You’ll want to replace <your repo> with your repository name. For the correct path to your repo, you can copy the [email protected] URL that’s shown under the “Quick Setup” header.

Once you’ve cloned your repository you can start adding code, making commits, branches, and more.

The process of preparing an exiting repository to talk to your new remote is a little bit more involved. The key steps are the following three git commands. All three commands should be run from within the git repository that you want to push to your newly created remote.

git remote add origin <URL>
git branch -M main
git push -u origin main

The first command in this sequence adds a new remote destination to your git repository. We can name our remotes, and in this case the chosen name is origin. You can use a different name if you prefer, but origin is pretty much an industry standard so I would recommend to not use a different name for your remote.

The second command sets a branch called main to be the main branch for this repository. This means that if somebody (or you) clones your repository, the default branch they’ll check out is main. Again, you can change this to be any branch you’d like but main is an industry standard at this points so I recommend keeping main as your default branch.

Finally, a git push is executed. The command pushes the chosen branch (main in this case) to a remote repository. In this case we specify that we want to push our branch to the origin that we’ve set up before. The -u flag that’s passed makes sure that our local main branch is set up to track the remote branch origin/main. Doing this will allow git to check whether our remote repository contains commits or branches that we don’t have locally.

Let’s see how we can interact with our remote repository through pushing, pulling, and more.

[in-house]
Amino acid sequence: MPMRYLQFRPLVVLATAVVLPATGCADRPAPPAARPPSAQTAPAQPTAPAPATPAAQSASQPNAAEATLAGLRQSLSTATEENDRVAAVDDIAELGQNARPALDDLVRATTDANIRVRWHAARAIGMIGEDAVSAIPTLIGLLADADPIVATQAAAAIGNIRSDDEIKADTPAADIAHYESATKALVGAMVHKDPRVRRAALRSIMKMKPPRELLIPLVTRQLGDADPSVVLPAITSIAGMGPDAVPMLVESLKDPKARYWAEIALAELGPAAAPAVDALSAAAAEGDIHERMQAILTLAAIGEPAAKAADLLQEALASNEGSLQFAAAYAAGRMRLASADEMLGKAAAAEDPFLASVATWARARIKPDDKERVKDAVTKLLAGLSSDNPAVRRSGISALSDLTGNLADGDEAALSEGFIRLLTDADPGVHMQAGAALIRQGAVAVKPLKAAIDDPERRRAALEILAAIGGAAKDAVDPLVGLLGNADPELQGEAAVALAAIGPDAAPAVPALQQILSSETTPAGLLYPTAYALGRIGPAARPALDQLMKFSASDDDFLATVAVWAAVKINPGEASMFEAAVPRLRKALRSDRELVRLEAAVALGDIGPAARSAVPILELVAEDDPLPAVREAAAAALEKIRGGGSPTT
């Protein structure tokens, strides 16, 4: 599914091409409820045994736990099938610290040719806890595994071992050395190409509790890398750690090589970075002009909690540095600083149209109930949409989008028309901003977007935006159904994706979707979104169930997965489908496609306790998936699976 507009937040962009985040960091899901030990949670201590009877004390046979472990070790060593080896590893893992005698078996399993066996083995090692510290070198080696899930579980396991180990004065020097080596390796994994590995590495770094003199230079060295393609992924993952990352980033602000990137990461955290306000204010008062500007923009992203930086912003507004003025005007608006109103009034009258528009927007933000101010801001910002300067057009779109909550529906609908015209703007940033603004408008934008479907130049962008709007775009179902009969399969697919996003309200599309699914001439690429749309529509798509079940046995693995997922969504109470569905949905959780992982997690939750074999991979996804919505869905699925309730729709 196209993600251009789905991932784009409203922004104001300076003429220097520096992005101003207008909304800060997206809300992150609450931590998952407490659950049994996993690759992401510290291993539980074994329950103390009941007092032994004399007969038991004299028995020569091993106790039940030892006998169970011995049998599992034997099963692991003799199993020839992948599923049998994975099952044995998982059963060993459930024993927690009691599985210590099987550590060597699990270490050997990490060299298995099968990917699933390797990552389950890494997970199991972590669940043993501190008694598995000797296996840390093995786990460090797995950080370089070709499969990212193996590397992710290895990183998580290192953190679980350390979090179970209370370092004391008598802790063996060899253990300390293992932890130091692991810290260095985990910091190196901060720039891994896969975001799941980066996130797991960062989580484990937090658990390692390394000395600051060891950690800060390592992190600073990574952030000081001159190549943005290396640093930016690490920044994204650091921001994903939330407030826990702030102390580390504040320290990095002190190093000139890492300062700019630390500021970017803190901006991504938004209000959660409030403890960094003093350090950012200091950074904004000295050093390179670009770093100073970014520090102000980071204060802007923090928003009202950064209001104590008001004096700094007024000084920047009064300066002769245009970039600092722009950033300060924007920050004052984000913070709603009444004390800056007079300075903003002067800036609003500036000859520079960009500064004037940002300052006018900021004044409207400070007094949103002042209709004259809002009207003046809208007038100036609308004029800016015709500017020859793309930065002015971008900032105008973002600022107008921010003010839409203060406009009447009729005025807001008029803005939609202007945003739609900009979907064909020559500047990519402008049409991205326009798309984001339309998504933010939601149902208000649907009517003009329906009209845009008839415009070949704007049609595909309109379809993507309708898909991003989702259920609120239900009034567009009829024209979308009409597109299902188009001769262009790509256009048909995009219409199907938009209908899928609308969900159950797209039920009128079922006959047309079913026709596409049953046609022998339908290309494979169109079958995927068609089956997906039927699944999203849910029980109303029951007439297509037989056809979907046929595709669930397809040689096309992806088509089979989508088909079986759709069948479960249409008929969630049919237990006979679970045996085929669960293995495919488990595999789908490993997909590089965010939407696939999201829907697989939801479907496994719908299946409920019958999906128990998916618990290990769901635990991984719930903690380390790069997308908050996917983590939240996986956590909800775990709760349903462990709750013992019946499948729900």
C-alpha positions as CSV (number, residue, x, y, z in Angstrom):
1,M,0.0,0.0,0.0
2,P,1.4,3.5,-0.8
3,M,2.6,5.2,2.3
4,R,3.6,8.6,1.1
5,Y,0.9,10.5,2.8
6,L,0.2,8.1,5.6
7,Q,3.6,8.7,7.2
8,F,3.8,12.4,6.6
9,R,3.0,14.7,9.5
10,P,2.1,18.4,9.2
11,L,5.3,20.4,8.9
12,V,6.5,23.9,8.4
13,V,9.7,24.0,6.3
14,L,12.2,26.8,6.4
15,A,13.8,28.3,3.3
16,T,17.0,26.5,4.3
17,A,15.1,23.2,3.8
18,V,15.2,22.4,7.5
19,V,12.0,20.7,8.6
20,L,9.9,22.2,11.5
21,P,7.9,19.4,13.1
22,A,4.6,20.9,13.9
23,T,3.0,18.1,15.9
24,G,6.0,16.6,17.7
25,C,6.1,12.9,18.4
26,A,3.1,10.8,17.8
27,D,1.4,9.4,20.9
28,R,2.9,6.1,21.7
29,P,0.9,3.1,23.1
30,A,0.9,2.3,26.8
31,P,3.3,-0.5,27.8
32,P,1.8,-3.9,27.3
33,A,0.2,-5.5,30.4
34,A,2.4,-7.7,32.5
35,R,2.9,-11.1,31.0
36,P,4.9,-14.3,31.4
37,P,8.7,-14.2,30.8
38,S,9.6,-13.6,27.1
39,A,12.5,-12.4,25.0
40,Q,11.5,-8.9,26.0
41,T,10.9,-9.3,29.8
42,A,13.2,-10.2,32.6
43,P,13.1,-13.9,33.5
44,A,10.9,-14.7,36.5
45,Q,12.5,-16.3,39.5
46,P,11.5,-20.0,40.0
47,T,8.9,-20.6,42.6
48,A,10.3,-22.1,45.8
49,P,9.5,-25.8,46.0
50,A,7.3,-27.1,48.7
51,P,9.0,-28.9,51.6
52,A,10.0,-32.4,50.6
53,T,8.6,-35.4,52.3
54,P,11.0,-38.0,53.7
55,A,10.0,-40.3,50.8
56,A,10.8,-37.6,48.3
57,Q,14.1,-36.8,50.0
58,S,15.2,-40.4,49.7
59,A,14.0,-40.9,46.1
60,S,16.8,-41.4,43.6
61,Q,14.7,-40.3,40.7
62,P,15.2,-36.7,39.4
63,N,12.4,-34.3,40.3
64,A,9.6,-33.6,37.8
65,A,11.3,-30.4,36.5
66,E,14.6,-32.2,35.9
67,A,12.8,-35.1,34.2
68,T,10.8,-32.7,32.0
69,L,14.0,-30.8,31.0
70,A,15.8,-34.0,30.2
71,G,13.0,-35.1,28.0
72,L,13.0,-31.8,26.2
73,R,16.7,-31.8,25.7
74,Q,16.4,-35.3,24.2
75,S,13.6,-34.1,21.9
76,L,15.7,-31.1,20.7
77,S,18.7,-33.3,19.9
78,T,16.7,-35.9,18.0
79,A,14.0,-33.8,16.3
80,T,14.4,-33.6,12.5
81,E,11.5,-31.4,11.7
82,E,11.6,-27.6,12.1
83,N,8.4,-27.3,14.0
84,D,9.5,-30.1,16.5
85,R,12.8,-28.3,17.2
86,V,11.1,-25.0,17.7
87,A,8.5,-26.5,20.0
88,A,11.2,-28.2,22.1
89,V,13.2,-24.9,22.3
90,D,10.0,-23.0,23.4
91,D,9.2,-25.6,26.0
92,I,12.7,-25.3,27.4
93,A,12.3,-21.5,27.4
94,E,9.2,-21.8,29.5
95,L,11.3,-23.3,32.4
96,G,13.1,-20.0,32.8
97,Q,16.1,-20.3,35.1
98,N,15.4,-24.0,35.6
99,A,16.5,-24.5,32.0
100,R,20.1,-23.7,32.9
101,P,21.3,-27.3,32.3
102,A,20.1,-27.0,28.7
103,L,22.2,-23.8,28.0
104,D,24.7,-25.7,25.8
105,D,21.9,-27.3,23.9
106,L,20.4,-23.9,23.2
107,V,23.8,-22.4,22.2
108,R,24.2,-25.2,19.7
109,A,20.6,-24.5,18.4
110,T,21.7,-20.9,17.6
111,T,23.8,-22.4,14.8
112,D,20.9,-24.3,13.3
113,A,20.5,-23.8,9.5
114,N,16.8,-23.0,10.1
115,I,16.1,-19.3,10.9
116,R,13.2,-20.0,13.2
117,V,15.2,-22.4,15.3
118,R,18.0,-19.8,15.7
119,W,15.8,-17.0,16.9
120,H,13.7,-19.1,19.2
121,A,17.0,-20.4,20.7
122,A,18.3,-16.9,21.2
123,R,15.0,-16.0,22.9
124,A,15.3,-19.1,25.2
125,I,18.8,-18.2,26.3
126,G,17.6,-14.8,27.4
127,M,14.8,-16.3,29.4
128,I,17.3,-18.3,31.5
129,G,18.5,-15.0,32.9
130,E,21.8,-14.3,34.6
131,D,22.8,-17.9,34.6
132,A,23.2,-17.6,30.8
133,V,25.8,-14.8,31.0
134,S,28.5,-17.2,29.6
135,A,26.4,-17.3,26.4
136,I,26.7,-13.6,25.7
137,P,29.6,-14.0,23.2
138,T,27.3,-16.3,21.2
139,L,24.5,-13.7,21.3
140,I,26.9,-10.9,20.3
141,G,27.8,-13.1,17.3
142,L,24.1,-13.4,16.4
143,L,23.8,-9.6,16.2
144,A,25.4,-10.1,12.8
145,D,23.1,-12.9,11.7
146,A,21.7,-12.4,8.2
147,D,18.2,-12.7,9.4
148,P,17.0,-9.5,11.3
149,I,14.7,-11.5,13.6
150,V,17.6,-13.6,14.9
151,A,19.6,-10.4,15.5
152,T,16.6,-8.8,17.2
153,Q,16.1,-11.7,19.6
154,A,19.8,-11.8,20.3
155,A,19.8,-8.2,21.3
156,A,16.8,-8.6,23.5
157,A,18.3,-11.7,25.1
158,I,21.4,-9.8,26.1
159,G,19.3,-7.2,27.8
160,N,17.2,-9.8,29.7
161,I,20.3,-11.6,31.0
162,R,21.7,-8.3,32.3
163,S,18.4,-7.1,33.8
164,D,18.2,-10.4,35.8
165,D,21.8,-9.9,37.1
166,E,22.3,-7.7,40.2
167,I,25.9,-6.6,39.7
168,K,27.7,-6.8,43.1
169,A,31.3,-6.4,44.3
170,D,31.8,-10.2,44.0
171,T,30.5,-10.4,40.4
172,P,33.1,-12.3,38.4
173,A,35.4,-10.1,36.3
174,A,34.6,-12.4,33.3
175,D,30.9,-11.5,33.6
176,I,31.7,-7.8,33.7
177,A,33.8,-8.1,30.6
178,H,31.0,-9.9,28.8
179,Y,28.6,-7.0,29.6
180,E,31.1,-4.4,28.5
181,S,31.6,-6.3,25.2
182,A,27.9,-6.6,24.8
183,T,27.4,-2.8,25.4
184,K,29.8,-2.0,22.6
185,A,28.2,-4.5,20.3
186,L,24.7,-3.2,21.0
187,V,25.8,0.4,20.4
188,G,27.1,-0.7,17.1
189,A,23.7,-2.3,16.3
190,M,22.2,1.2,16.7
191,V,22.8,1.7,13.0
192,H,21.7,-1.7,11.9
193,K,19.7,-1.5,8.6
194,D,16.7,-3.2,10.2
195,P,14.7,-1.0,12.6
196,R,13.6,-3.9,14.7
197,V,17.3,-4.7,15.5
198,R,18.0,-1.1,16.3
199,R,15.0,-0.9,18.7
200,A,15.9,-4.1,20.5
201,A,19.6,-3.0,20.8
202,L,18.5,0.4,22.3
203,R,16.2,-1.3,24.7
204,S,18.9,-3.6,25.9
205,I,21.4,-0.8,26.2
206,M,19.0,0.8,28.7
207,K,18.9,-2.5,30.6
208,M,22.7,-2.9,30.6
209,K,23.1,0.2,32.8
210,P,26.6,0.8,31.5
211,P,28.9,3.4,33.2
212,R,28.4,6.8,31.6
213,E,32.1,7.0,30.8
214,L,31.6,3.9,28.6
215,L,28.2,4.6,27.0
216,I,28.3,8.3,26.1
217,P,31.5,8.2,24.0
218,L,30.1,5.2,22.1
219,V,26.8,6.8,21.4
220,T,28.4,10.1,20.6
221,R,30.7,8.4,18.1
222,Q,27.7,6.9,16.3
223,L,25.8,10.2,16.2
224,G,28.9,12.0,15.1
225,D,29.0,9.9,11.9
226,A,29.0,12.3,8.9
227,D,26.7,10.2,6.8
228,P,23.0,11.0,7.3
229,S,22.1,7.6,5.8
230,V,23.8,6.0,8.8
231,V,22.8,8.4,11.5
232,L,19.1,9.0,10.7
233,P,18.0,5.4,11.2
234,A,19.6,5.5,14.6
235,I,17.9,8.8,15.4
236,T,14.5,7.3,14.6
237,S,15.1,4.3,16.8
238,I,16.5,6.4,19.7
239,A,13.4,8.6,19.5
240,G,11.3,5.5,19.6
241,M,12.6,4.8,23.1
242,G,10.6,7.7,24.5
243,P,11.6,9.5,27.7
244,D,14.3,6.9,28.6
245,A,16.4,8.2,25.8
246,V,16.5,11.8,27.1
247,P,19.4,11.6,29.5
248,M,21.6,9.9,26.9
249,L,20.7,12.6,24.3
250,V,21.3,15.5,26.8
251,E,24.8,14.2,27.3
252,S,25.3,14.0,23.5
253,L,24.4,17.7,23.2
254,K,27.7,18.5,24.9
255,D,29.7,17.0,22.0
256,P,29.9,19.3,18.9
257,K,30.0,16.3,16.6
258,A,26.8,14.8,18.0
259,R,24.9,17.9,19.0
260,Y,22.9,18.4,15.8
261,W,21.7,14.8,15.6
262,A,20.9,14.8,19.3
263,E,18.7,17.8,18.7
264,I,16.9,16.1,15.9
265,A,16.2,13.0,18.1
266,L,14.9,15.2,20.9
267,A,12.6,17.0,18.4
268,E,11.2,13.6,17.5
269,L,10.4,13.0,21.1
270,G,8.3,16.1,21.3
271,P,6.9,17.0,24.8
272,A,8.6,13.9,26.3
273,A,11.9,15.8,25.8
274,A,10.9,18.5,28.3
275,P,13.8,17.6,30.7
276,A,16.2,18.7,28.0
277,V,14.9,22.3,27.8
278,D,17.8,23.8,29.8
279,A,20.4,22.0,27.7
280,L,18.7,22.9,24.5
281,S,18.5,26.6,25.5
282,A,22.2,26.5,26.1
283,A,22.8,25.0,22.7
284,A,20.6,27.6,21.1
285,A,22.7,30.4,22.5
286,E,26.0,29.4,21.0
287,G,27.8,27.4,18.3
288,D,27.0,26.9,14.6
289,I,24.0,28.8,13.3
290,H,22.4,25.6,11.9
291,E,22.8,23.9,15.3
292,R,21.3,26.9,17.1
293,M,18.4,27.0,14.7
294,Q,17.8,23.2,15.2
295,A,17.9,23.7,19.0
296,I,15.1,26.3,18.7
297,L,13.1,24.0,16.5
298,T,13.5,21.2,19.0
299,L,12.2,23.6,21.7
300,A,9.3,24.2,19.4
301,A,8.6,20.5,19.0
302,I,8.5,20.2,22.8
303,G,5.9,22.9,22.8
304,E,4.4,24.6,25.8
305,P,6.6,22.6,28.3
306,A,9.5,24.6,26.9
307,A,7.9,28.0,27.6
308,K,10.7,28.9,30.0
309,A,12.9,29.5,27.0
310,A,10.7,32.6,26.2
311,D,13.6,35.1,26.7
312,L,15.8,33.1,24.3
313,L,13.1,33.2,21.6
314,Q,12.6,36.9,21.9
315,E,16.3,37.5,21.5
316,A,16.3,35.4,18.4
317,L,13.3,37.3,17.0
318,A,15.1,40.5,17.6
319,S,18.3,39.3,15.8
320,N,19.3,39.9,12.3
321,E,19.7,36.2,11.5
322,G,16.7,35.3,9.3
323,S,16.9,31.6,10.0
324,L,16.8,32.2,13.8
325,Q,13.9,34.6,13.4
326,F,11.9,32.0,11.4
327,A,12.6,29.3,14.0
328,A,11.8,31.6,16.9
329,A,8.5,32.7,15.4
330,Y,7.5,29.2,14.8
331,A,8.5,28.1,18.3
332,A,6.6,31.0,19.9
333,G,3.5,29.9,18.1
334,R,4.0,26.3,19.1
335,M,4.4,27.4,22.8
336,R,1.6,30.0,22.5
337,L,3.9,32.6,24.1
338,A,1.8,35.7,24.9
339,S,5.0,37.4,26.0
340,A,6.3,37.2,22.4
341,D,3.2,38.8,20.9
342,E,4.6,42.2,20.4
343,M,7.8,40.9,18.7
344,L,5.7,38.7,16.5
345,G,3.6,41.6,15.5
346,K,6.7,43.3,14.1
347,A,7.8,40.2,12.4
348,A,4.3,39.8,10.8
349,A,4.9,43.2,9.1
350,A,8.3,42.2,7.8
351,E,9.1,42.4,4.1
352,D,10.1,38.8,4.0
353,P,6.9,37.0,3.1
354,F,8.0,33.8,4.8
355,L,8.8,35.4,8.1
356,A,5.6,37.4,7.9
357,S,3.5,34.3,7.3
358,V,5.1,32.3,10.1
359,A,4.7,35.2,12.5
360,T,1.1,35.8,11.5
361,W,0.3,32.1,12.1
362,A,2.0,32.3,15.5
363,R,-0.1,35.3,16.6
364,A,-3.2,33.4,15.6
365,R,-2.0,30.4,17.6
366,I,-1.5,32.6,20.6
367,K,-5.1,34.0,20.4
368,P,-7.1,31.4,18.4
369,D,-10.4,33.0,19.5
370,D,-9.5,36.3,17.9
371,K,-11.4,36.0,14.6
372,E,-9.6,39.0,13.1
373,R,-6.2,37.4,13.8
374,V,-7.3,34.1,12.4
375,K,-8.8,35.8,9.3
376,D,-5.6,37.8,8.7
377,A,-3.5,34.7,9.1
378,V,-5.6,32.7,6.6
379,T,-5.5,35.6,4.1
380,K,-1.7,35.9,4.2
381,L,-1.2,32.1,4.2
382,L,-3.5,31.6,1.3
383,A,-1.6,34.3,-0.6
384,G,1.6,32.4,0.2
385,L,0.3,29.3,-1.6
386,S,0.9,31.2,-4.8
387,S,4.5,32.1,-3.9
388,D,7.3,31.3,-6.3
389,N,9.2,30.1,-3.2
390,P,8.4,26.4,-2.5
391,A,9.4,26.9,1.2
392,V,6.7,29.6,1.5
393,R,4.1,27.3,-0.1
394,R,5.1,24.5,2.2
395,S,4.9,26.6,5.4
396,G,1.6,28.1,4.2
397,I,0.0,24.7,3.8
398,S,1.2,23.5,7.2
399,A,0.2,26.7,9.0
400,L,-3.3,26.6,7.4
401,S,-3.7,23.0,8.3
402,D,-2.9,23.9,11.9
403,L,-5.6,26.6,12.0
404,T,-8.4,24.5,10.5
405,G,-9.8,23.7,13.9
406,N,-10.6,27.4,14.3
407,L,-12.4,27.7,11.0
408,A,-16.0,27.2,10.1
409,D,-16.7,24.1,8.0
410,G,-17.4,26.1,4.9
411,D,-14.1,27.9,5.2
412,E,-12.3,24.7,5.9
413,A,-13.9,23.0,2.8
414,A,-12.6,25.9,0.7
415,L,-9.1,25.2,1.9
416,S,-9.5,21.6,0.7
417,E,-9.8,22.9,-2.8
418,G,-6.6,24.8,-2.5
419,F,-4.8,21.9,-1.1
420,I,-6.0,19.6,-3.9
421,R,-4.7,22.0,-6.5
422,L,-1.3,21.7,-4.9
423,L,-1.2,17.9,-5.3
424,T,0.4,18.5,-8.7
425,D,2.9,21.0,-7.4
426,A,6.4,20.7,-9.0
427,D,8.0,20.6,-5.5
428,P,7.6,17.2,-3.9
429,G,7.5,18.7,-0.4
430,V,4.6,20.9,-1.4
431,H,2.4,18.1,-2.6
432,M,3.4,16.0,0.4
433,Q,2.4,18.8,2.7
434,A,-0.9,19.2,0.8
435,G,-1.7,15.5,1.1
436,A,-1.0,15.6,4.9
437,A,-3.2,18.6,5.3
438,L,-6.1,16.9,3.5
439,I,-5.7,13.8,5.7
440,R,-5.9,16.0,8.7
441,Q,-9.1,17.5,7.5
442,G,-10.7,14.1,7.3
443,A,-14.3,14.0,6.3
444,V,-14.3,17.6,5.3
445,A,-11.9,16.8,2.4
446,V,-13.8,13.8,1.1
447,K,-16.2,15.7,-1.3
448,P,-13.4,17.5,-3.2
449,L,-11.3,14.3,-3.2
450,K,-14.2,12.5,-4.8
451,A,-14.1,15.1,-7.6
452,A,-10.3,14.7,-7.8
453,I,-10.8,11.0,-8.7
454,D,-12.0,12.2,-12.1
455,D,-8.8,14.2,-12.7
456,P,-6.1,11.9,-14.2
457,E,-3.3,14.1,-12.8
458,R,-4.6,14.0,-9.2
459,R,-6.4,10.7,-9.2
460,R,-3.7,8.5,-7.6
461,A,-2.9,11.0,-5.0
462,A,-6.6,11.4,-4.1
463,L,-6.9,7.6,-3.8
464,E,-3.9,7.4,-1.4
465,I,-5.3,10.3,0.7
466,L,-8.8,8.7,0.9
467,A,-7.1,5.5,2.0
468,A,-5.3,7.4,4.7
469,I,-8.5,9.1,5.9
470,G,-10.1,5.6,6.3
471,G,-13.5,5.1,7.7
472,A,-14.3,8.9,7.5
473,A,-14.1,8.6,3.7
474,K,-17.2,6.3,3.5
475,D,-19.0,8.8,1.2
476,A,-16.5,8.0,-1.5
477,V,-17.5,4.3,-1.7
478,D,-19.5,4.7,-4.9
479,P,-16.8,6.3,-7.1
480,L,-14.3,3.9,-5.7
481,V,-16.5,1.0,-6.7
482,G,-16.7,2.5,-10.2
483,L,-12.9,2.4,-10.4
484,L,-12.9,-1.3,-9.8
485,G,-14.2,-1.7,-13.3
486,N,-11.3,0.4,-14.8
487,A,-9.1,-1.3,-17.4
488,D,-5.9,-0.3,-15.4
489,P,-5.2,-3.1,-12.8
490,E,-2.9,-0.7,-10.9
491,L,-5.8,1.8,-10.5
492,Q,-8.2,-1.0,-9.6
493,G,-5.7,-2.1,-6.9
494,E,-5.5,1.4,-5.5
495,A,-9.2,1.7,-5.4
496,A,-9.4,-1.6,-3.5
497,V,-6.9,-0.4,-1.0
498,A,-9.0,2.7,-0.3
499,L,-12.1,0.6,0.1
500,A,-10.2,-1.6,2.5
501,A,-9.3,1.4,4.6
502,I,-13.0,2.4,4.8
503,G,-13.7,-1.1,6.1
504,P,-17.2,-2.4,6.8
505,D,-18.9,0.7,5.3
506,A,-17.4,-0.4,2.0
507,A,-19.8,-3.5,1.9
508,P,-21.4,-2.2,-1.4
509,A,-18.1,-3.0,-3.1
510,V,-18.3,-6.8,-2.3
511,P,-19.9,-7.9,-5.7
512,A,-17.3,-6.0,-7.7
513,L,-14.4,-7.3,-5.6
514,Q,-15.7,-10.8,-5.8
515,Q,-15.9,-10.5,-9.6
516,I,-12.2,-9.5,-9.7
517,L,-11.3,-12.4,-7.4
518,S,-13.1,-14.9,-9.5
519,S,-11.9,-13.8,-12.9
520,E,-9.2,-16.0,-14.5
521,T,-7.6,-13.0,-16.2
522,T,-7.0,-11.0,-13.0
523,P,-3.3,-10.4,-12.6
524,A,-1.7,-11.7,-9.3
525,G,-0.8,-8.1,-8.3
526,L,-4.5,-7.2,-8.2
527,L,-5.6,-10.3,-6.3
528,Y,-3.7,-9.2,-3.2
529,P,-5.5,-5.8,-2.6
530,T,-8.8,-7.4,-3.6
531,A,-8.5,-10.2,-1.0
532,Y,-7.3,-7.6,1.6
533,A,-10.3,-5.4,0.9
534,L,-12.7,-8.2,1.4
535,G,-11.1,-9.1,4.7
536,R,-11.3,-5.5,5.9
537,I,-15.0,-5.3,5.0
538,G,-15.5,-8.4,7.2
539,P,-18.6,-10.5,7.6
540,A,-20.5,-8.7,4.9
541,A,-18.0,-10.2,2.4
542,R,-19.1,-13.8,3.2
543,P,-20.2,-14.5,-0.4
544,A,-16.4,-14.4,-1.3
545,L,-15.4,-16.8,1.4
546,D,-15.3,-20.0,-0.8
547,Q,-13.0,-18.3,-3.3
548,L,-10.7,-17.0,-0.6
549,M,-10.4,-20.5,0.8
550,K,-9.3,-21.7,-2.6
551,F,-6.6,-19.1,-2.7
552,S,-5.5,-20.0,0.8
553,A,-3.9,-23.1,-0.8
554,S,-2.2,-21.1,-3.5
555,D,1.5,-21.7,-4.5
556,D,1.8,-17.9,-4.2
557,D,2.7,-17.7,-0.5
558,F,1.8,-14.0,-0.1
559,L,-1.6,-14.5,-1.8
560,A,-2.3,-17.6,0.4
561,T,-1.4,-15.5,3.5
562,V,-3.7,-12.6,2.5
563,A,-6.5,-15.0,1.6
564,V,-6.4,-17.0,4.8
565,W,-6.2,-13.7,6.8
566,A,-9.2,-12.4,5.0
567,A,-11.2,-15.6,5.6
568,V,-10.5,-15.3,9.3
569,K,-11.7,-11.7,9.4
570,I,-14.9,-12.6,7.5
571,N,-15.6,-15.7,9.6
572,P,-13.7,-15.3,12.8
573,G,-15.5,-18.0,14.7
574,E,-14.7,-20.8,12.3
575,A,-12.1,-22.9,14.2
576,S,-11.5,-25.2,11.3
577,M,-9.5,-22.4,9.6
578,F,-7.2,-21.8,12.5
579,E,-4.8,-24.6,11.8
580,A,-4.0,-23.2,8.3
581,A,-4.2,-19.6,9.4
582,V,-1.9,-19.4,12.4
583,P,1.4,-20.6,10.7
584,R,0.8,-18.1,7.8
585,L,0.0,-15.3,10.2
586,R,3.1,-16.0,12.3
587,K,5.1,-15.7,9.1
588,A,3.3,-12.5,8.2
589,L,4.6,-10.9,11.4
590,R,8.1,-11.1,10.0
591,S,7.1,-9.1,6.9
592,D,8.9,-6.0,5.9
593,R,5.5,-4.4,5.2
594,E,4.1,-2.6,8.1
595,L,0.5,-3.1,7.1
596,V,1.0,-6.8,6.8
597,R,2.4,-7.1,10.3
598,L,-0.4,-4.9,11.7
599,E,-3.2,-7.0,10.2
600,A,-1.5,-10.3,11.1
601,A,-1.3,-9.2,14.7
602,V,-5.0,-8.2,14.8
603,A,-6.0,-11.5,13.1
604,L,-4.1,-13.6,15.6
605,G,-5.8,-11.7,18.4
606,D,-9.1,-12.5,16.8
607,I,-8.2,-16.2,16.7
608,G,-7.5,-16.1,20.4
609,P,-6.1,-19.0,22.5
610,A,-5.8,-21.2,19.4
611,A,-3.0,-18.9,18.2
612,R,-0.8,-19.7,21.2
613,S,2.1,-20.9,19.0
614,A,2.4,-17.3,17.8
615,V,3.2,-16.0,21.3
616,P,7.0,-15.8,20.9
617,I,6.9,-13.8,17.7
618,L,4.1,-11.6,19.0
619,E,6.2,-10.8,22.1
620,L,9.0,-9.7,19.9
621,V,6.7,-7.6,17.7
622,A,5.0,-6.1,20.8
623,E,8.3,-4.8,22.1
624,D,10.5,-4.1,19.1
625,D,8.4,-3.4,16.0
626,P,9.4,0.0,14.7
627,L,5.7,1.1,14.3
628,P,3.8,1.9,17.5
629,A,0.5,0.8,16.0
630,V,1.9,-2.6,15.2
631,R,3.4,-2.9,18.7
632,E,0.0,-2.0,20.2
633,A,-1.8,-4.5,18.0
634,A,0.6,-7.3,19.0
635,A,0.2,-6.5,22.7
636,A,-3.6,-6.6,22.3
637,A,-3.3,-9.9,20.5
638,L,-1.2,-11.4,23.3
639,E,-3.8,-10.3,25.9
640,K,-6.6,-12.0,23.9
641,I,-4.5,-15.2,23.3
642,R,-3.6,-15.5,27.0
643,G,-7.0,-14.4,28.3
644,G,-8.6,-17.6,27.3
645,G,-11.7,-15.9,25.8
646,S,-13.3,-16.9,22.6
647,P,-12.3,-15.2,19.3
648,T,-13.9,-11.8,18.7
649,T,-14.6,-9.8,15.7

Interacting with a remote repository

Once our local repository is set up to track a remote, we can start interacting with it. The most common interactions you’ll have with a remote repository are pushing and pulling.

We’ve already looked at pushing code in the previous section. When we execute a push command in a local git repository all commits that belong to the branch we’re pushing are uploaded to the local git server.

Usually, pushes are fairly trivial. You execute a push, and the code ends up on your remote server. However, sometimes you’ll try to push but the remote returns an error. For example, you might run into the following error:

error: failed to push some refs to '<YOUR REPO URL>'
hint: Updates were rejected because the remote contains work that you do
hint: not have locally. This is usually caused by another repository pushing
hint: to the same ref. You may want to first integrate the remote changes
hint: (e.g., 'git pull ...') before pushing again.
hint: See the 'Note about fast-forwards' in 'git push --help' for details.

This error tells us what’s wrong and what we can do to resolve the issue. Git is usually quite good at this so it’s very important to carefully read errors that git presents to you. More often than not the error is pretty descriptive but the terminology might seem a bit foreign to you.

One unconventional tip that I’d like to give here is that you can as ChatGPT to clarify the issue given to you by git. This often works well due to how common git is amongst different developers which means that an AI like ChatGPT can be very well trained to help understand problems.

For the error shown above, the usual solution is to run a git pull before pushing. When you run git pull, you pull down all the commits that the remote has for your branch. After running your pull, you can try pushing your branch again. Usually this will succeed unless a new error occurs (which I’d say is uncommon).